queen2This is a massively entertaining film, even though it does run too long, and Rani’s fun travails are bogged down by a sense of tokenism, by her friends being White, Black and Asian (and the Asian being one of the most annoying Japanese caricatures since Mr Yunioshi from Breakfast At Tiffany’s). The unbelievably hot Lisa Haydon — with Mick Jagger’s tongue tattooed on her thigh — drapes her legs around everything in a seemingly relentless quest for stripper-poles, and her accent is atrociously inconsistent, but ah well. This isn’t about her. Everyone in this film is playing a supporting role, even the director. When nothing else works in the shot, you can turn unfailingly to Rani, besotted, and smile at her with an affection you saved for your teenage crushes. She’s a wonder.

Kudos, then, to screenwriters Parveez Shaikh, Chaitally Parmar and Bahl, but those applauding the great writing shouldn’t forget Ranaut herself, credited for Additional Dialogue. She made Rani as much as Rani’s making her, and to that we must tip our hats.

Ranaut always seemed like a misfit in mainstream Hindi cinema, a stunning but strange creature who belonged to a different jigsaw, but now our movies are beginning to catch up with her. Queen is a good entertainer, sure, but, more critically, it is a showcase for an actress poised to reign. This is one of those monumental moments when you feel the movies shift, and nothing remains the same. I’ve seen the future, baby, and it’s Kangana.

Rating: Four stars


First published Rediff, March 7, 2014


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  1. Shroyen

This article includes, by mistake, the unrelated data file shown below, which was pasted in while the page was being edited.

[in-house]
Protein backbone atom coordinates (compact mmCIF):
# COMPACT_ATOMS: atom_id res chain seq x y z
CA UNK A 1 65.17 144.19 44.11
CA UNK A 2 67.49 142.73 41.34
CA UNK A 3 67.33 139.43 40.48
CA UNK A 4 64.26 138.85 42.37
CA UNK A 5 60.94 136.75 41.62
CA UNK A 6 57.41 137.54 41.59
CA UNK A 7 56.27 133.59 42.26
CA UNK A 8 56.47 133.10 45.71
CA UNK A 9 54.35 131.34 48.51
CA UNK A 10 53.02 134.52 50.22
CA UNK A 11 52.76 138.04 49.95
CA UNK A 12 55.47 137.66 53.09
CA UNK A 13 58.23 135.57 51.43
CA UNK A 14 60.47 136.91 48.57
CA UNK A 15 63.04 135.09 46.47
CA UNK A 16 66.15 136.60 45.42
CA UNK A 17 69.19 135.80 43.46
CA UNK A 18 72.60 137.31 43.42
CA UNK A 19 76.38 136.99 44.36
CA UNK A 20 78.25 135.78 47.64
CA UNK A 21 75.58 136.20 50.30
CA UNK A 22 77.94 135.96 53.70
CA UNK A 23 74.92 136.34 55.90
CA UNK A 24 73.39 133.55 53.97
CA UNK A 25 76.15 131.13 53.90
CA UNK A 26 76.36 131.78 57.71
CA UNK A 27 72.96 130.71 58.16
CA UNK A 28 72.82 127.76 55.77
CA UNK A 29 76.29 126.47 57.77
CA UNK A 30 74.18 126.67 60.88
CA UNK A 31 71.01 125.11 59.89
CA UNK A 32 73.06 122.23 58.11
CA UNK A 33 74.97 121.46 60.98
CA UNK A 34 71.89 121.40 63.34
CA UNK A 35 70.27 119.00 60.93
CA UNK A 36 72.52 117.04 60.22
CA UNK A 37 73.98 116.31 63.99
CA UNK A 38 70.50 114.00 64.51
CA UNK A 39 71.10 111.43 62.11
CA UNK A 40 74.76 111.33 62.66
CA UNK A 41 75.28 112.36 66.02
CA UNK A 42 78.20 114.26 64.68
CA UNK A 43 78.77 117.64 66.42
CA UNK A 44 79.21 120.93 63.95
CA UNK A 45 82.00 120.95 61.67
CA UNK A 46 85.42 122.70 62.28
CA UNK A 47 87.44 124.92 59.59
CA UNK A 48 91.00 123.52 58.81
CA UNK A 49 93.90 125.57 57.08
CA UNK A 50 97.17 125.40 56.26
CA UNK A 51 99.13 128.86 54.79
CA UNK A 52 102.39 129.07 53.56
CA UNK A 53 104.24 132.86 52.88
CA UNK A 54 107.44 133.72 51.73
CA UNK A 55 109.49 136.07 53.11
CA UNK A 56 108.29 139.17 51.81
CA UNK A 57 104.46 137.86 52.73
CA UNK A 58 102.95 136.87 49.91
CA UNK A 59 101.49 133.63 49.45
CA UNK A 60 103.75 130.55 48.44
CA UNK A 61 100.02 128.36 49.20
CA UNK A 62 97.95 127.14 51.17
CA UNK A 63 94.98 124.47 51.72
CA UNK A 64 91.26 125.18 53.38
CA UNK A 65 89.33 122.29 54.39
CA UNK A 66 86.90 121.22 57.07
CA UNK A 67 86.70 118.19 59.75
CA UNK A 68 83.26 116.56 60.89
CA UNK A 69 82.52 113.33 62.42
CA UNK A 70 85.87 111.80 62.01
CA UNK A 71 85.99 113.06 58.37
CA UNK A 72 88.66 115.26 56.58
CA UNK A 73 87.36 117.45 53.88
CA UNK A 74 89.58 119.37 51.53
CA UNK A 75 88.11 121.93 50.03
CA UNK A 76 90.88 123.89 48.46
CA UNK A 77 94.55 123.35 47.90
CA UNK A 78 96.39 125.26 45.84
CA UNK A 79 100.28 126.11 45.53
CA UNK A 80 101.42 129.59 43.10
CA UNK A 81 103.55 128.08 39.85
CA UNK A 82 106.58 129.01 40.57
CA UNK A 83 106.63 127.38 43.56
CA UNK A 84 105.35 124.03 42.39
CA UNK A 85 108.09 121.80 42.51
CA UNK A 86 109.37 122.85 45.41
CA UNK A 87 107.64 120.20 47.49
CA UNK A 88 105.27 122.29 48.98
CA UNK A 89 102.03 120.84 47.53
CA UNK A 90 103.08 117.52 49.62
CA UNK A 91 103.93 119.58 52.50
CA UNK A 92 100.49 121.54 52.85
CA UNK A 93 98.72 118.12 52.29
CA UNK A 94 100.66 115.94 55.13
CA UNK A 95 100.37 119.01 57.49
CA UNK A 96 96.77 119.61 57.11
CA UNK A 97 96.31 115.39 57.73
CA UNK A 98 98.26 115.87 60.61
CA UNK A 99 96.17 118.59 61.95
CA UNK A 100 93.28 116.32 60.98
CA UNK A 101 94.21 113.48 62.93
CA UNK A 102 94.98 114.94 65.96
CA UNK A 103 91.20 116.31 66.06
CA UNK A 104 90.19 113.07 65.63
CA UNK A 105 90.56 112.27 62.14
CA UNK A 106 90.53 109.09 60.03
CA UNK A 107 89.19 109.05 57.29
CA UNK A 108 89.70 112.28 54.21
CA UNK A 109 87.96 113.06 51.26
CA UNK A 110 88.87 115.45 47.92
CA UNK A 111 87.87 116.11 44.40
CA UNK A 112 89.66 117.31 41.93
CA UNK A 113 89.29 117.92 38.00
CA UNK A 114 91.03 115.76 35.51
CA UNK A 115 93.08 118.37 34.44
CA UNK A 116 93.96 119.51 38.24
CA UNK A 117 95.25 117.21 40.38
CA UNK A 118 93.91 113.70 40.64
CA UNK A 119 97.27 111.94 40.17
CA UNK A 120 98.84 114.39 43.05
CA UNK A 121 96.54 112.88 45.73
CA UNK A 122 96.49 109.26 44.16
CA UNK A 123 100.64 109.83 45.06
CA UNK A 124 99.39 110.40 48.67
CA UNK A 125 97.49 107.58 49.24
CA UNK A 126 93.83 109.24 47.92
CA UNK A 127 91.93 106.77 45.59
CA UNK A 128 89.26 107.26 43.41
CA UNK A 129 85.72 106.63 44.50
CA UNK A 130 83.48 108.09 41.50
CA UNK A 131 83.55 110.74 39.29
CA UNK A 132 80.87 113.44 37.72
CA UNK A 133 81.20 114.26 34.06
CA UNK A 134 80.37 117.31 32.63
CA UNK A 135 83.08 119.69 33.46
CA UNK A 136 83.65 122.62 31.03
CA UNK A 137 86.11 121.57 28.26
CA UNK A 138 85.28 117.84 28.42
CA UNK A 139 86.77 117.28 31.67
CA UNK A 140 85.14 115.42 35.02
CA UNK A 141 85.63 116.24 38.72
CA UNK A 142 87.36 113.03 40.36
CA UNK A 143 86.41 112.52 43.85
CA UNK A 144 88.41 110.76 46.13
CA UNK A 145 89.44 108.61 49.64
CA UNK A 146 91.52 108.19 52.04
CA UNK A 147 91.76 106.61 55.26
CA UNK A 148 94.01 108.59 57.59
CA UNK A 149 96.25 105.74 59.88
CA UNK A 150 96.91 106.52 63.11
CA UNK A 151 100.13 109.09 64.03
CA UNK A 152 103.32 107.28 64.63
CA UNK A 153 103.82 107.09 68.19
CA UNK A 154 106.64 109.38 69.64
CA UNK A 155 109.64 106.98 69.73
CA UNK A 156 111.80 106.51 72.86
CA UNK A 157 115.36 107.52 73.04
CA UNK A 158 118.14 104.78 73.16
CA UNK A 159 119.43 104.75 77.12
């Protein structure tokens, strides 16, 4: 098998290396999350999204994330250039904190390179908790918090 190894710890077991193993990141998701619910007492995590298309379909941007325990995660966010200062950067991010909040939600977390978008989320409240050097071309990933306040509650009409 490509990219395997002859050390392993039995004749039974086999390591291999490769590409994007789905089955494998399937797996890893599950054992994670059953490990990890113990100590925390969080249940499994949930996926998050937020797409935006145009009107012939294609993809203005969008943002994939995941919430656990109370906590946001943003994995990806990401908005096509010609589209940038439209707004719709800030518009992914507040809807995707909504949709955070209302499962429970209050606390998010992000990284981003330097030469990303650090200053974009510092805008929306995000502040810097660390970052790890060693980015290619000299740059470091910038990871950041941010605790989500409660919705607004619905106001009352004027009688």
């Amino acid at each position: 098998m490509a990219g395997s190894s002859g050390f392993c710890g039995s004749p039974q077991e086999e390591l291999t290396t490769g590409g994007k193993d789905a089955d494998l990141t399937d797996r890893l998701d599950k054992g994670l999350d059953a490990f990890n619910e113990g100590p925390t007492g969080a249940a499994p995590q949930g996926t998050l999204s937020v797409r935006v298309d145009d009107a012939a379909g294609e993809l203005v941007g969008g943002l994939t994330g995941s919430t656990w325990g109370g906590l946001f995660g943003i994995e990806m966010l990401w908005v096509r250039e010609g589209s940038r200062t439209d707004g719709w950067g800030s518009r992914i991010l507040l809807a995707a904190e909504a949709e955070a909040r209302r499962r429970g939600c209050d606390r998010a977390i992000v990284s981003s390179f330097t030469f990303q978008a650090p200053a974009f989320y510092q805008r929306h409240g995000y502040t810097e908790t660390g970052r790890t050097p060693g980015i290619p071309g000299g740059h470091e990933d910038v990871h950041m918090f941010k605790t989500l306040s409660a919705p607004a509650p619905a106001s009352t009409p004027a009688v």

I am super pissed as the movie hasn’t released here in London. Everyone here wants to watch it but they only show movies with the Khans. What the fuck?

  2. Srimoyee

    A very reasonable review while the rest are going hoarse talking only about Kangana’s performance…the obvious thing!…n thanks muchie for mentioning the Japanese guy…he gave me a headache by the end of it…

  3. Niha

    Such a refreshing change to watch a movie that tries (except for the last ten minutes, maybe?) to not conform to Bollywood stereotypes. Kangana strikes a chord and how! Here’s to many more strong performances from this powerhouse actress and to many more movies with strong female protagonists.

    Thank you Raja Sen for your inspiring reviews, I’m a fan :)

    P.S. The Asian dude might have been very caricaturish but I still LOLed!

  4. Anushree

    Reblogged this on SERENDIPITY and commented:
    I attempted writing down the brilliance of Rani but found this one so much more appropriate so please do read and go watch “Queen”. Inspired, I am !

  5. Saurabh Misra

    Dear Mr. Sen, I normally agree with your reviews..However, as far as Queen is concerned, I have a difference of opinion, which I thought must not go unexpressed. Yes Kangana’s acting in the film, sets a new set of standards to be caught up with, and it has some brilliant conceptualization of some scenes.But I am not sure, if that is enough to get a film 4 star rating…To begin with I did not find Rajkumar Rao’s character logical enough. Can somebody sway back just by a glamorous picture..of ex fiancee..Rani’s father does get moved ( pun intended) by Vijaylaxmi’s sense of dressing, but could have been a little understated. By the way it is virtually impossible to make Golgappas. A Tikki would have been more logical..and so on. Lastly on these counts , I think English Vinglish was a much beautiful film. The conflict was stronger and Sridevi cracked it big time. I must confess that I have very little understanding of films..and please pardon if you find these thoughts too amateurish.

    Yours Sincerely
    Saurabh Misra